Breakdown pay is when you’re paid for downtime while your truck is being repaired because it broke down or had a significant mechanical issue while you were delivering a haul. Truck driving companies have varying policies on breakdown pay: some pay $100 per downtime day, while others have no breakdown pay policy and pay their truck drivers $0 even if they had to wait days away from home.

If you’ve broken down while doing a haul for your employer and they decided not to pay you, a truck driver attorney can help you get compensation and back pay.

Why You Might Be Entitled to Breakdown Pay Even if Your Employer Says “No”

A significant percentage of truck drivers believe that breakdown pay is determined only by company policy. If there is no company policy on breakdown pay, these truck drivers simply shake their heads and trudge on without arguing for their case. But, did you know that in 2013, United Towing & Transport Inc. decided to pay out more than $157,000 in back pay to its drivers?

So, if you’ve recently broken down while on a haul and your trucking company explicitly told you that they’re not paying for your downtime, there’s still hope. For example, if you’re hauling beverages, meat, produce, or bakery products, or laundry and your trucking company includes commission pay, then you could be considered an employee by legal standards even if they said you’re an independent contractor. Statutory employees are entitled to breakdown pay because you’re still on the clock.

Consult a truck driver attorney because he knows more about other situations where you might fit as an employee rather than an independent contractor. For example, if your trucking company has been paying you some minimum amount per hour, or has dictated how you should spend your breakdown downtime (e.g., tells you specific repair shops to visit, tells you to rearrange the load in the meantime, and etc.), these are all factors that a court would consider when determining whether, for that circumstance, you were an employee rather than an independent contractor.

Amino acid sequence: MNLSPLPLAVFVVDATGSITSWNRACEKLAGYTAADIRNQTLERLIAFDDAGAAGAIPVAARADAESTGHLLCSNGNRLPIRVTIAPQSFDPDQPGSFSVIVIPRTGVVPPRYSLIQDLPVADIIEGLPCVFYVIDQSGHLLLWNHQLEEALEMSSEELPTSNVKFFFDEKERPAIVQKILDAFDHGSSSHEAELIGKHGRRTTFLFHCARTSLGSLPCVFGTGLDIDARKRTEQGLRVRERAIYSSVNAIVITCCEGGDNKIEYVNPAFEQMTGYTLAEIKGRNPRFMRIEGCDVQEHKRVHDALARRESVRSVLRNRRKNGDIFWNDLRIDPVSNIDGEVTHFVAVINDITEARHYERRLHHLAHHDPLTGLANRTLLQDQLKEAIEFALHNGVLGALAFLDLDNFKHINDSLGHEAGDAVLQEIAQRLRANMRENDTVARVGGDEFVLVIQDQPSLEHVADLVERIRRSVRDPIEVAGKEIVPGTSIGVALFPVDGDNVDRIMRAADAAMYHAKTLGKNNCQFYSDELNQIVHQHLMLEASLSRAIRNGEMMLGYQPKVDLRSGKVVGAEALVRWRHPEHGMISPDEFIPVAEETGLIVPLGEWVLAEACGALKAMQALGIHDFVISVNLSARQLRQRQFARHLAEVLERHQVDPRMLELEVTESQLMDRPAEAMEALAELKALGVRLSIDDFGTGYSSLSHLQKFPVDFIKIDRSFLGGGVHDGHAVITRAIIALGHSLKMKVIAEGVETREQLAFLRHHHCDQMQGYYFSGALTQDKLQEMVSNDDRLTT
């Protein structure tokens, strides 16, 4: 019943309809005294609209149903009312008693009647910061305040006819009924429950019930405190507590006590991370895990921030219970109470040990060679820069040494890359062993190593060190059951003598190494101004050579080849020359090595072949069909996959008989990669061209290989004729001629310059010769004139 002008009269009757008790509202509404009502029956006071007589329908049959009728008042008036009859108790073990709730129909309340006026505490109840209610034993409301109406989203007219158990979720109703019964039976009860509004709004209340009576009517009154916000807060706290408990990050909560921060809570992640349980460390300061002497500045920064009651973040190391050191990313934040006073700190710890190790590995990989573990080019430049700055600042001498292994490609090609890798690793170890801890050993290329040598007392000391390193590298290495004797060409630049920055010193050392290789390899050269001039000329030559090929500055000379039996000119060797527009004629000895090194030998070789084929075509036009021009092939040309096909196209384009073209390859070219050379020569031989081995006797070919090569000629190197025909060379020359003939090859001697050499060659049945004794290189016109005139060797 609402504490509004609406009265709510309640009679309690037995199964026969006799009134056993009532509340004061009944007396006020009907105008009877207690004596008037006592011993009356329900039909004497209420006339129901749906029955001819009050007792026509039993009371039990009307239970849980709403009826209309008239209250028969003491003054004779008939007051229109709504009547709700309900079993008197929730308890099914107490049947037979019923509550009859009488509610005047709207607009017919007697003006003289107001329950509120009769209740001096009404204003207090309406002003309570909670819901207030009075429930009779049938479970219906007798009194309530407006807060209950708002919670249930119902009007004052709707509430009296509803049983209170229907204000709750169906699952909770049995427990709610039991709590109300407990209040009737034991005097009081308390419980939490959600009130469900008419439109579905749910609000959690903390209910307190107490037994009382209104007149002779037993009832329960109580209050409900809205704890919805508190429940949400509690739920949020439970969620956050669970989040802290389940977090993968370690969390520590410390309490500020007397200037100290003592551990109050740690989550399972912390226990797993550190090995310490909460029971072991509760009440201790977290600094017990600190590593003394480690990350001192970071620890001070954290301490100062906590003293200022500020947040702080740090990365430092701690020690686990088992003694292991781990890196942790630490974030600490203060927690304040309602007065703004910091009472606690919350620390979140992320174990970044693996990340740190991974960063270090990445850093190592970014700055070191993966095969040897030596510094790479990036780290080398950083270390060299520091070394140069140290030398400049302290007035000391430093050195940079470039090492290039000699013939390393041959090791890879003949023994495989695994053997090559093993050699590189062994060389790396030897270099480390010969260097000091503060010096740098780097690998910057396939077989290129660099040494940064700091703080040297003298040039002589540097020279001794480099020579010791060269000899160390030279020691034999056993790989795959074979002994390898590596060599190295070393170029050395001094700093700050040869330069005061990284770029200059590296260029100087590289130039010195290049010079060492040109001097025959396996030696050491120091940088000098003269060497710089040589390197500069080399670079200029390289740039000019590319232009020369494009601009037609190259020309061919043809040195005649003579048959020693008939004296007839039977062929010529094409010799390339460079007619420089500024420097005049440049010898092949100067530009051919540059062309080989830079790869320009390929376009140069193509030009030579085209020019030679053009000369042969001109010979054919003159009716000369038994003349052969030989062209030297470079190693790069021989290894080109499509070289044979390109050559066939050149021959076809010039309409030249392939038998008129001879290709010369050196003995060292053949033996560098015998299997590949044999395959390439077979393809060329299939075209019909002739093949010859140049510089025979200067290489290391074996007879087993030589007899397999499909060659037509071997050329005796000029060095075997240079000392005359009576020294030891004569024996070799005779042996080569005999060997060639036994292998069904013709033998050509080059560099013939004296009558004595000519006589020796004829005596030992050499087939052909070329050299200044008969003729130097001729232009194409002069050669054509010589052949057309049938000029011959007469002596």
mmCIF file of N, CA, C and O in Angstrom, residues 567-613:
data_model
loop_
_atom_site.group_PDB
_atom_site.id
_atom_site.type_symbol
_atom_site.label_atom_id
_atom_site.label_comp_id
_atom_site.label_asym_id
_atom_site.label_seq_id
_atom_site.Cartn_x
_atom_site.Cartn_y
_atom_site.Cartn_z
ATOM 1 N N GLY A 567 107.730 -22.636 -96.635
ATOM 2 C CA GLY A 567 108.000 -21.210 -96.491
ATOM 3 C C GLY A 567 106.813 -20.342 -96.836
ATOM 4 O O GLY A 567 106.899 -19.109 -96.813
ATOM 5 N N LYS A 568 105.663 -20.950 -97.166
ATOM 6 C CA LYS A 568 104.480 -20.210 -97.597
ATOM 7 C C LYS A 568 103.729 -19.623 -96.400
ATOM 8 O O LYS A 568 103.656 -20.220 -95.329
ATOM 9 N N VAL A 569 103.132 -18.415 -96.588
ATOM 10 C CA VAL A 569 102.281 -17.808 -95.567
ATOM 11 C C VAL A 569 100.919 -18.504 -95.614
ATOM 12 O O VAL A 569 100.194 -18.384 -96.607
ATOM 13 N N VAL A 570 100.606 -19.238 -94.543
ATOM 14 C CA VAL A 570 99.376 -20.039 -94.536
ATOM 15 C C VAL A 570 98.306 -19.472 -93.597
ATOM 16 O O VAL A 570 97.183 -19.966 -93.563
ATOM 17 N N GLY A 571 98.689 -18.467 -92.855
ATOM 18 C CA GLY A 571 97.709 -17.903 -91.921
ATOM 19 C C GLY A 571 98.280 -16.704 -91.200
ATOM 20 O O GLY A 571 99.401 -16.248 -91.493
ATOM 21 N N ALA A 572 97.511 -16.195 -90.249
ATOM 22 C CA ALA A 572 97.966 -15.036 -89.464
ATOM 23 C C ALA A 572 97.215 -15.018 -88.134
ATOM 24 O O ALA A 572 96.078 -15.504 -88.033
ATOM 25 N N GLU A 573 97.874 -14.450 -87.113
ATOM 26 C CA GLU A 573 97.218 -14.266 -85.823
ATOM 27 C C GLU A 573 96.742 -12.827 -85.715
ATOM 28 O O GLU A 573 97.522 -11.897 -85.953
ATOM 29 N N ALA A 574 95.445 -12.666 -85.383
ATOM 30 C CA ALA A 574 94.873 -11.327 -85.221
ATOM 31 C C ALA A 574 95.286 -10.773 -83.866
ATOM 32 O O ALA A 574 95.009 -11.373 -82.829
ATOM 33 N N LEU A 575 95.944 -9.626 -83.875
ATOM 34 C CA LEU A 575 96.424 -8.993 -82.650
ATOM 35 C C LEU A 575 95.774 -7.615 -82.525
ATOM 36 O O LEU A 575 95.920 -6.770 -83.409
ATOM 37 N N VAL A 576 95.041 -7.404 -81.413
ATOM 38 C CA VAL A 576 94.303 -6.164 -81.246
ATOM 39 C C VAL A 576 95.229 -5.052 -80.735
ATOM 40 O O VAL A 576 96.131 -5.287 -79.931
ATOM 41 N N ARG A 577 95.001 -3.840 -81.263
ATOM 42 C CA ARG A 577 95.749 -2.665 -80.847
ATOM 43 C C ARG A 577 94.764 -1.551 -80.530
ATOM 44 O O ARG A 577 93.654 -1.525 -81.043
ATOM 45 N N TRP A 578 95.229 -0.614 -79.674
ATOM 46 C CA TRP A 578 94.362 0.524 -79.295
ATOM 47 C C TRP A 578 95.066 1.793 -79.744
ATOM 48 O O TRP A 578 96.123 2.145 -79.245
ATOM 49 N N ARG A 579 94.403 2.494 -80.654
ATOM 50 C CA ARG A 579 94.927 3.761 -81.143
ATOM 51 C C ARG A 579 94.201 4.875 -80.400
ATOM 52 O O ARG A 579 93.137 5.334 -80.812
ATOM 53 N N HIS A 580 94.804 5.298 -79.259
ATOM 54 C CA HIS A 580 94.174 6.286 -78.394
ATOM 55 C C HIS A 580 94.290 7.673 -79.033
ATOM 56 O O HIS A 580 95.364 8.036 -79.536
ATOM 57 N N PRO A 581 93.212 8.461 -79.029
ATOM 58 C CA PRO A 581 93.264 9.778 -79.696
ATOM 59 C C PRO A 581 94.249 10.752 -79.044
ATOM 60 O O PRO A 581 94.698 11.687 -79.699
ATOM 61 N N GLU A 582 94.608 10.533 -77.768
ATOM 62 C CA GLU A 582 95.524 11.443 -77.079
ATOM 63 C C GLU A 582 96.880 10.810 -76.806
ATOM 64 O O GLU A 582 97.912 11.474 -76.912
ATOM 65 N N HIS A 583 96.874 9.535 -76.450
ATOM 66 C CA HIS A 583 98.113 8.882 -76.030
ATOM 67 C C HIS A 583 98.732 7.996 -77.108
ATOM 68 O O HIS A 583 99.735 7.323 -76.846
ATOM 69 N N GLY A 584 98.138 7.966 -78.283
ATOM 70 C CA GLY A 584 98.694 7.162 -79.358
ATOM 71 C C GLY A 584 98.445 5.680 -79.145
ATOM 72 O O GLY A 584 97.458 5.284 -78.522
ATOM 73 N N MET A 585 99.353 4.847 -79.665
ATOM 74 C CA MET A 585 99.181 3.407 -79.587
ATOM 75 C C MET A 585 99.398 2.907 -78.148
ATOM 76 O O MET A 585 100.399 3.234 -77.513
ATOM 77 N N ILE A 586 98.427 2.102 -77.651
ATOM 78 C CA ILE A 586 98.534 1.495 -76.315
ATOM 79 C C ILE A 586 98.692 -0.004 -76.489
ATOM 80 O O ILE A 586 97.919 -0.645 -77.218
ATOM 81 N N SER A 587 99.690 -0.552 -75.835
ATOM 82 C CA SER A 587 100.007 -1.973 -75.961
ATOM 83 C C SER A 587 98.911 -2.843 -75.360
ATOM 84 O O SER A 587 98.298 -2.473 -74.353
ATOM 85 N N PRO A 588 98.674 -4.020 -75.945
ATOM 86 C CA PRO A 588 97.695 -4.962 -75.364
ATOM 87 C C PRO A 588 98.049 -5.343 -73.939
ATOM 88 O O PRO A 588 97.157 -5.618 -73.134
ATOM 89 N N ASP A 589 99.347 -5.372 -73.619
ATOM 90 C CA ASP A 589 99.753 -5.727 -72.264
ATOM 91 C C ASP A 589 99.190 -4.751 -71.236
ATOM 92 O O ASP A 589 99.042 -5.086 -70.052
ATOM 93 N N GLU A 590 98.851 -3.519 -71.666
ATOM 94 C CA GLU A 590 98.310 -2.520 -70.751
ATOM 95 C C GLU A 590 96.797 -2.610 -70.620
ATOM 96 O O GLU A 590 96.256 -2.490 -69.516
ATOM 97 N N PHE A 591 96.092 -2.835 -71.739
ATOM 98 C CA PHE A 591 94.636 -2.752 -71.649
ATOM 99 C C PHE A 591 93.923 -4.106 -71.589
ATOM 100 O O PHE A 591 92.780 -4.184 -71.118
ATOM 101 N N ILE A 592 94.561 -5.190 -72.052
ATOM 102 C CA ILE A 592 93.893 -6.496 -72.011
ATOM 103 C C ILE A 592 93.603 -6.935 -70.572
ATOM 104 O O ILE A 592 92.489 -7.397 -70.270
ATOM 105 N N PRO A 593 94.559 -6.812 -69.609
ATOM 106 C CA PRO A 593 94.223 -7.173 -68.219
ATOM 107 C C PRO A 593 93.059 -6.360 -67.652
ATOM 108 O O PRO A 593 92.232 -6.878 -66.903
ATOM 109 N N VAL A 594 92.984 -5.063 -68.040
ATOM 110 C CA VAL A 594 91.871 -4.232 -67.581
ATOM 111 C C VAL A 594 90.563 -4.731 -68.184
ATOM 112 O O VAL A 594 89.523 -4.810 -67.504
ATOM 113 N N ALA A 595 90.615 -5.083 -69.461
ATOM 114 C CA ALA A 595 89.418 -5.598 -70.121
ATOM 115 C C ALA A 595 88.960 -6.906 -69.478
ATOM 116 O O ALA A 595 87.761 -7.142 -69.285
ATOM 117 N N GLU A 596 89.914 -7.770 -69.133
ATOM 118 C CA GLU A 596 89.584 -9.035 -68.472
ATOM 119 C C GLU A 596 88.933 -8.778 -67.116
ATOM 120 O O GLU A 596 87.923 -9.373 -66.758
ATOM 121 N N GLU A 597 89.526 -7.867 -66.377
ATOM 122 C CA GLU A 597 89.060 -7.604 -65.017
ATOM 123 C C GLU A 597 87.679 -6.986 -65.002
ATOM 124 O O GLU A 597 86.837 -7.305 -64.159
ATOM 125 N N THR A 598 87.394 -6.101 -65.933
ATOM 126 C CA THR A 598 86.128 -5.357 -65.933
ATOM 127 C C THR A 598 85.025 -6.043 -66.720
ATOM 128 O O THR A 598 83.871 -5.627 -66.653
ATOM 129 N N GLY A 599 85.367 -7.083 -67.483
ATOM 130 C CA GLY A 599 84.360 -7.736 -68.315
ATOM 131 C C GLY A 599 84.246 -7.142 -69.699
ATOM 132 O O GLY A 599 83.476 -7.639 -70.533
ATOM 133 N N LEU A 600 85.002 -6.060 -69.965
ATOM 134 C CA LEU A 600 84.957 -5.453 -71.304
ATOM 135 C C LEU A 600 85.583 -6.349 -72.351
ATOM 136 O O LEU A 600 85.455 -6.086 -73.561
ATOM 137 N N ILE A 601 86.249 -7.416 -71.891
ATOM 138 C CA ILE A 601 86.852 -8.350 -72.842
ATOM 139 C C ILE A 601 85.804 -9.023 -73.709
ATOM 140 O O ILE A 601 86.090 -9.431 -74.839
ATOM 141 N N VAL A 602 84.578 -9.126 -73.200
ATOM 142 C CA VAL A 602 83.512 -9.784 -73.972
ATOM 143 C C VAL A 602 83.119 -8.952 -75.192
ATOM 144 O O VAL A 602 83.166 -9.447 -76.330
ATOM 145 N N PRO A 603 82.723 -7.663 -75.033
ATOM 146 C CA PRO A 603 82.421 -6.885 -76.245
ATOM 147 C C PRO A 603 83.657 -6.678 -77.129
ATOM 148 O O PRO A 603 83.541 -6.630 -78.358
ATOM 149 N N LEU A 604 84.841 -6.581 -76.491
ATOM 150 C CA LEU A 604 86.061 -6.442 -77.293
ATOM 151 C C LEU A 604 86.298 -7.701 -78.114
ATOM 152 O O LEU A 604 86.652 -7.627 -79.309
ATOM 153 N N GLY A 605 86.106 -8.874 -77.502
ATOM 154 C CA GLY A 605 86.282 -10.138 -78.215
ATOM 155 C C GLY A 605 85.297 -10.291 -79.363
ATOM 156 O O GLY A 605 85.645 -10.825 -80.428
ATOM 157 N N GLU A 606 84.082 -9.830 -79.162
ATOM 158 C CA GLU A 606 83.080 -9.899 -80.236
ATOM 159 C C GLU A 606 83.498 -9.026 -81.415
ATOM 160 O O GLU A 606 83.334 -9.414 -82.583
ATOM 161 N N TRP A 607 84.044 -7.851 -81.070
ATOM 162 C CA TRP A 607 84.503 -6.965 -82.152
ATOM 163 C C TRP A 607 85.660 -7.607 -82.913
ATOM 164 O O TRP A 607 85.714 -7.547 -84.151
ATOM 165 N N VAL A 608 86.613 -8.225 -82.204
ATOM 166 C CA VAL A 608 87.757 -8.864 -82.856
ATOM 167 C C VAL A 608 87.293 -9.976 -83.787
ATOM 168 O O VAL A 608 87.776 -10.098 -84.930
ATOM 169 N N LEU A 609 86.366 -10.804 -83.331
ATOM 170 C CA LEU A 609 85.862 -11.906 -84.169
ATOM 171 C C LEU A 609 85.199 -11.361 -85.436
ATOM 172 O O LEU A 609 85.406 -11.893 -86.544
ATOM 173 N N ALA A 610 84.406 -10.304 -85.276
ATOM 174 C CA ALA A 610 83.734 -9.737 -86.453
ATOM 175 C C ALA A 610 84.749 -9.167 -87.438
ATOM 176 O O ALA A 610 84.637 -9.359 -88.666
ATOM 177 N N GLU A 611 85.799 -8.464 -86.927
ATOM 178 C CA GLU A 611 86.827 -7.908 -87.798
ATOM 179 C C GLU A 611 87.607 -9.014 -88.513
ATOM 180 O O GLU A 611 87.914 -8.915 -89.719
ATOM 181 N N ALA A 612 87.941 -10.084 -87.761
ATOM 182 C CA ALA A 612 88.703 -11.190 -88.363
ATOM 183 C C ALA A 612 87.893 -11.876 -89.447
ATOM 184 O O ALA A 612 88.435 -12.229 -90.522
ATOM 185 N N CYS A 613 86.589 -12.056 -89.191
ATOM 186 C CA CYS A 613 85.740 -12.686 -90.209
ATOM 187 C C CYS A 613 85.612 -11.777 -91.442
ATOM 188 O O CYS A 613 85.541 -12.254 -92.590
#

Also, the type of benefits offered by your trucking company can also sway a court into ruling that you’re an employee versus an independent contractor. Almost all truck driving companies are significantly in need of truck drivers – thus, they try to offer competitive pay and benefits to attract potential candidates. By doing so, they’ve also opened themselves up to the possibility that they’re hiring employees rather than contracting with independent contractors. Courts routinely judge the legal relationship between an employer and an employee by whether or not the employer offers benefits that are routinely offered to employees.

Another factor that courts consider is whether or not what you’re doing is a key aspect of the employer’s business. For example, if your truck driving company’s entire business model revolves around hauling shipments to locations, and you’re doing a significant portion of those shipments, then you could be legally considered an employee.

A truck driver attorney would say that the more of these factors you have during the time of your breakdown and downtime, the more likely you’d be legally considered an employee, which would mean you’d be entitled to hourly pay during your breakdown downtime.

If you feel you deserve more breakdown pay, reach out to a truck driver attorney. It can’t hurt as long as he chooses to review your case for free (which is often the case for new clients). If he feels you have a solid claim, you may be entitled to back pay for all the downtime you spent during a breakdown while doing a haul for your trucking company.